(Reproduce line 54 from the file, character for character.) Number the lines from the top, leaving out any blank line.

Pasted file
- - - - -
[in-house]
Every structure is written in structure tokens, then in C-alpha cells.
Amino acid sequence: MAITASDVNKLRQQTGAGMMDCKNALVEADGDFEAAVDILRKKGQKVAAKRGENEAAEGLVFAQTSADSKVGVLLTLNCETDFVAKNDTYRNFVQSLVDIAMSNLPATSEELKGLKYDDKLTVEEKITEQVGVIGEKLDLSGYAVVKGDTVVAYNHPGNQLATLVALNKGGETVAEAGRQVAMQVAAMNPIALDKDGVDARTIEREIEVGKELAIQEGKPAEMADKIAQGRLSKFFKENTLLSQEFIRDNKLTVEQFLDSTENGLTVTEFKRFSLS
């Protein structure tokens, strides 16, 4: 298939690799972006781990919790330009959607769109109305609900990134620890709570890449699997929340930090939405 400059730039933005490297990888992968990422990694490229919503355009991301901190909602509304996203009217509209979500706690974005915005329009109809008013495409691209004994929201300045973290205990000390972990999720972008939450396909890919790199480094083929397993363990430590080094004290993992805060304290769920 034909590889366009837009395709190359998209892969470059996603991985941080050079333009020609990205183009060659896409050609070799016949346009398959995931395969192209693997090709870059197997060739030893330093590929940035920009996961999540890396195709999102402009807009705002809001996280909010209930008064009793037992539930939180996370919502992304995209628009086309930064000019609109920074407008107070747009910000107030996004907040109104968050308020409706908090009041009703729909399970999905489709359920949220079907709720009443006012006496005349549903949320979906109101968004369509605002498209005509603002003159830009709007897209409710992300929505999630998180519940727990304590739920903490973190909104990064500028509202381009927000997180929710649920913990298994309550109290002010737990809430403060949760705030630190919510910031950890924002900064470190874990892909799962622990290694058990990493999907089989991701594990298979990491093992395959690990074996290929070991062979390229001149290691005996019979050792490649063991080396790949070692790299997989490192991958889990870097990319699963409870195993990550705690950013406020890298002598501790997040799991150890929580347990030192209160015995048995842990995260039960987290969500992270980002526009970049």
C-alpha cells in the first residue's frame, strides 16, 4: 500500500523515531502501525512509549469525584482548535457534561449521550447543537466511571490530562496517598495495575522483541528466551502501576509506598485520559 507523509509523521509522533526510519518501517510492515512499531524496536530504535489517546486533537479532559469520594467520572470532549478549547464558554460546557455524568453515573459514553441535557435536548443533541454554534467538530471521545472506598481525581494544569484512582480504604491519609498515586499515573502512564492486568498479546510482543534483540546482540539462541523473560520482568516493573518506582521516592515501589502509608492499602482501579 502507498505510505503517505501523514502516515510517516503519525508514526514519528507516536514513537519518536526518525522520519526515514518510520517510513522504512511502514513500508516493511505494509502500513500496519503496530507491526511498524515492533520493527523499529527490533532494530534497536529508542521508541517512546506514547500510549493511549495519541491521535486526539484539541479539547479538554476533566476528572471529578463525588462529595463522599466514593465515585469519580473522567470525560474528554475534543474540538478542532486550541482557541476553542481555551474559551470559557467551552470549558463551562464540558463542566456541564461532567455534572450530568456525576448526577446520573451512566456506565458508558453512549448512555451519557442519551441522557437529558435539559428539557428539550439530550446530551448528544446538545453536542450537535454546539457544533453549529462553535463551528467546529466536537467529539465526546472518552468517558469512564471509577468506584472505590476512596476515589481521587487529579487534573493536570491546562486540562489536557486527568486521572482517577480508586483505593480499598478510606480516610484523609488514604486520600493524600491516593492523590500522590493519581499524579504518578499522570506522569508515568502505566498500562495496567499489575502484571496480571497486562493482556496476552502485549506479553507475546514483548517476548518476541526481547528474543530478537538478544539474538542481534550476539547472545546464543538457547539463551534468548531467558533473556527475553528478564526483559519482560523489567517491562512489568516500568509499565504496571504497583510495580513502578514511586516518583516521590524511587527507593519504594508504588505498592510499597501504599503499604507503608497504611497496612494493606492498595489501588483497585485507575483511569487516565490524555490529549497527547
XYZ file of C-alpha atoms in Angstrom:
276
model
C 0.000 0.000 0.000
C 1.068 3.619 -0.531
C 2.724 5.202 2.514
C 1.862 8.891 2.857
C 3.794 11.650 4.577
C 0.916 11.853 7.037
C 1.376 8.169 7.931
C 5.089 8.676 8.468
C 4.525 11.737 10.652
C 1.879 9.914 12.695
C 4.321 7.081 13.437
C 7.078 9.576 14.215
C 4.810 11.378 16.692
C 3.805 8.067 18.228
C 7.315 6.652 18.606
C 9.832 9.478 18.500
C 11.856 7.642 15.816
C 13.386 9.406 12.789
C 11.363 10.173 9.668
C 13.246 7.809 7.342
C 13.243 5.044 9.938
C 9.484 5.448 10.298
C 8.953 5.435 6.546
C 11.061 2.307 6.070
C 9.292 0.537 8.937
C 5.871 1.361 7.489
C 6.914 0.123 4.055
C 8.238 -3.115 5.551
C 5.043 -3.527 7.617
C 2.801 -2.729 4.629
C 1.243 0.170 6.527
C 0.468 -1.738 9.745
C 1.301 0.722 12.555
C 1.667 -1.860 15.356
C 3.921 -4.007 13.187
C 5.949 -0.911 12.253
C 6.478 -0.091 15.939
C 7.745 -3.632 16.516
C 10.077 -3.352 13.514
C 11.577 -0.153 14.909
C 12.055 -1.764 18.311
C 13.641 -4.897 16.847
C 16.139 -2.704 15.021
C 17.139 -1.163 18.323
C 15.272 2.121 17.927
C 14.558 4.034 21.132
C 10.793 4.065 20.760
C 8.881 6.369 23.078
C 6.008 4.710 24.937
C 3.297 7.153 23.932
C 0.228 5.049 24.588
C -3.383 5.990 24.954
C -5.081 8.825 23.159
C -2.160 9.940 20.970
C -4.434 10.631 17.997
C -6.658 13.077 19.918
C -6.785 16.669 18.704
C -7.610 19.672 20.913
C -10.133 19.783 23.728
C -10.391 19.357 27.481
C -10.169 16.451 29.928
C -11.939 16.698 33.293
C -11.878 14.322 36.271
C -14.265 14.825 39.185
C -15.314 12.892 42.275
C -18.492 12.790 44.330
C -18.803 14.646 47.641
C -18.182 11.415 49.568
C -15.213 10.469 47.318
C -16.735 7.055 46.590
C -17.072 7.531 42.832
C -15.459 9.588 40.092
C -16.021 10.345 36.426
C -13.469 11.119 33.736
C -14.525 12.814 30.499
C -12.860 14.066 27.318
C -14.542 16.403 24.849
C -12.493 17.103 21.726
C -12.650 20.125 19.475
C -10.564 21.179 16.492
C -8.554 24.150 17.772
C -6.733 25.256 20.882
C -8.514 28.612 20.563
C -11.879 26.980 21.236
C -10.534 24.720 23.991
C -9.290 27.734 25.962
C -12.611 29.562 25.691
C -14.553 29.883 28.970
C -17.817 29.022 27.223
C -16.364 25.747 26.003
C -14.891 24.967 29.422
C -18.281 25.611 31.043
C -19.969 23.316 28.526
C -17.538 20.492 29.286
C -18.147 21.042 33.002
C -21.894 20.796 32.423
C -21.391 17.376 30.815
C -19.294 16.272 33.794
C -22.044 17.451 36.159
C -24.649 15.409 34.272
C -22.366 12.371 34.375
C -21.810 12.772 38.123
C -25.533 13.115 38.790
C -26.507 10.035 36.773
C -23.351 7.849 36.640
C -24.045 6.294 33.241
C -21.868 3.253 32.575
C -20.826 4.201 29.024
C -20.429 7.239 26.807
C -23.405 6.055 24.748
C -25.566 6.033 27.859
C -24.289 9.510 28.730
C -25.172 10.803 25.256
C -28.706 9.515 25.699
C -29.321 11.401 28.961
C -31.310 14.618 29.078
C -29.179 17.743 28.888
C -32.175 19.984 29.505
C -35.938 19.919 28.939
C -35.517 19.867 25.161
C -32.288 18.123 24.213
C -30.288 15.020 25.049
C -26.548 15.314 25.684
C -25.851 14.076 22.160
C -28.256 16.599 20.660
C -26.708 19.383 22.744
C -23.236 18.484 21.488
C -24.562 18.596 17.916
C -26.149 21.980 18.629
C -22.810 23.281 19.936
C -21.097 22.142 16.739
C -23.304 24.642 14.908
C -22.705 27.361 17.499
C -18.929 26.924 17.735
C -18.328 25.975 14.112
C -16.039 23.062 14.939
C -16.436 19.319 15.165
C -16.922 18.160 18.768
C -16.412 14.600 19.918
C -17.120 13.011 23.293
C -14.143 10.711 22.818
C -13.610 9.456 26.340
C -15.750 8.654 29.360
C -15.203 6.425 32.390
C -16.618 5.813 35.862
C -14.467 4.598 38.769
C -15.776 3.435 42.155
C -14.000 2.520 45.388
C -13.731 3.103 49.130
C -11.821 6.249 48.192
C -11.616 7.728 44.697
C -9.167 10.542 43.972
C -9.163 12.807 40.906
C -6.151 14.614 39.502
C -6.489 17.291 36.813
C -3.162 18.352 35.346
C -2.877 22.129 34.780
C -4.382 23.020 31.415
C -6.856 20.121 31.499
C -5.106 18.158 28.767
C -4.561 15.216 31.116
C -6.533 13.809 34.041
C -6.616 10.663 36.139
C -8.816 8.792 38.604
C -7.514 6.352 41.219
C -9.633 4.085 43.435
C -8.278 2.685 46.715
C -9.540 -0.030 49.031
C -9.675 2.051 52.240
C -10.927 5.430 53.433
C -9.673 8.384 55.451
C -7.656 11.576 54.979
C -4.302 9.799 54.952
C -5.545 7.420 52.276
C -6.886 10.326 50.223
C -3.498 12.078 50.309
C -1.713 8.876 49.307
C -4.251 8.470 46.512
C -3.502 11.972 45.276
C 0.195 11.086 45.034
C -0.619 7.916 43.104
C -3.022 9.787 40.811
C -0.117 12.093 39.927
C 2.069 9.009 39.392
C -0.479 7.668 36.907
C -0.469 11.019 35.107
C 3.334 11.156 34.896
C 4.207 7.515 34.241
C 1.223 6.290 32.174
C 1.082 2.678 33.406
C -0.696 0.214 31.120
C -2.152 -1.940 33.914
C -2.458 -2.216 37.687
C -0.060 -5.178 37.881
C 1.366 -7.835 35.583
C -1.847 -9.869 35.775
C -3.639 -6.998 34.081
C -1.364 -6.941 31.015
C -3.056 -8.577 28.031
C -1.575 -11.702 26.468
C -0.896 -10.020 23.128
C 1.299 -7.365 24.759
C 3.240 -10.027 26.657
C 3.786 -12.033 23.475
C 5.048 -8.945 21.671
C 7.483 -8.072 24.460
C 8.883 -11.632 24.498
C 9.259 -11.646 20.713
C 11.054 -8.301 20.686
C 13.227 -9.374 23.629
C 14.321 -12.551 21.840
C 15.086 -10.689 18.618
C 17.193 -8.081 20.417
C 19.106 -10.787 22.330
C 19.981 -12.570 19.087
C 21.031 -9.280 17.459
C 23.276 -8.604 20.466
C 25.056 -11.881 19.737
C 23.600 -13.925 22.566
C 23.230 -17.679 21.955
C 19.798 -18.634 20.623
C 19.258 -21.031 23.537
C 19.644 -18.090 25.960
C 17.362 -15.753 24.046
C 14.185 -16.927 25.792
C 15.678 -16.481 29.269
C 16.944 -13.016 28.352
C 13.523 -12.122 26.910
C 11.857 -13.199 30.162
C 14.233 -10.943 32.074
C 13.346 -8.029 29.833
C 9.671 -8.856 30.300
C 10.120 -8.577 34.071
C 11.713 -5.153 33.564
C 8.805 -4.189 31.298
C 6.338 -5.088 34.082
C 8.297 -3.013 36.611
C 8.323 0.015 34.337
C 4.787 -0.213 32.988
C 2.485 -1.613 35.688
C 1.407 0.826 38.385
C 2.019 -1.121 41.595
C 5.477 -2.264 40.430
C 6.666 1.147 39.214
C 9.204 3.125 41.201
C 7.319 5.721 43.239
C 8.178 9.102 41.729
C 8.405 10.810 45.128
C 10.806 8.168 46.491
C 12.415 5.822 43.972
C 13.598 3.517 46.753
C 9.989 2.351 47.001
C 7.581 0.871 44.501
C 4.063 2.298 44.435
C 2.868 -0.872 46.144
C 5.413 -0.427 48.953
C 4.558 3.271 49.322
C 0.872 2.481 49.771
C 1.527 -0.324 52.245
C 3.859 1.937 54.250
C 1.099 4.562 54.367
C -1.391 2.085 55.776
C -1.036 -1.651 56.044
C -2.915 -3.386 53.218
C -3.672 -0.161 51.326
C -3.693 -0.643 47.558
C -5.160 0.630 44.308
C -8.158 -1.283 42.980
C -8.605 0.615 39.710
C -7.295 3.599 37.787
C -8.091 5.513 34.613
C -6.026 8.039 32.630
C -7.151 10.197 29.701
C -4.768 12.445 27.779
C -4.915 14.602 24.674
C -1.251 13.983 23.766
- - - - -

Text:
C 14.558 4.034 21.132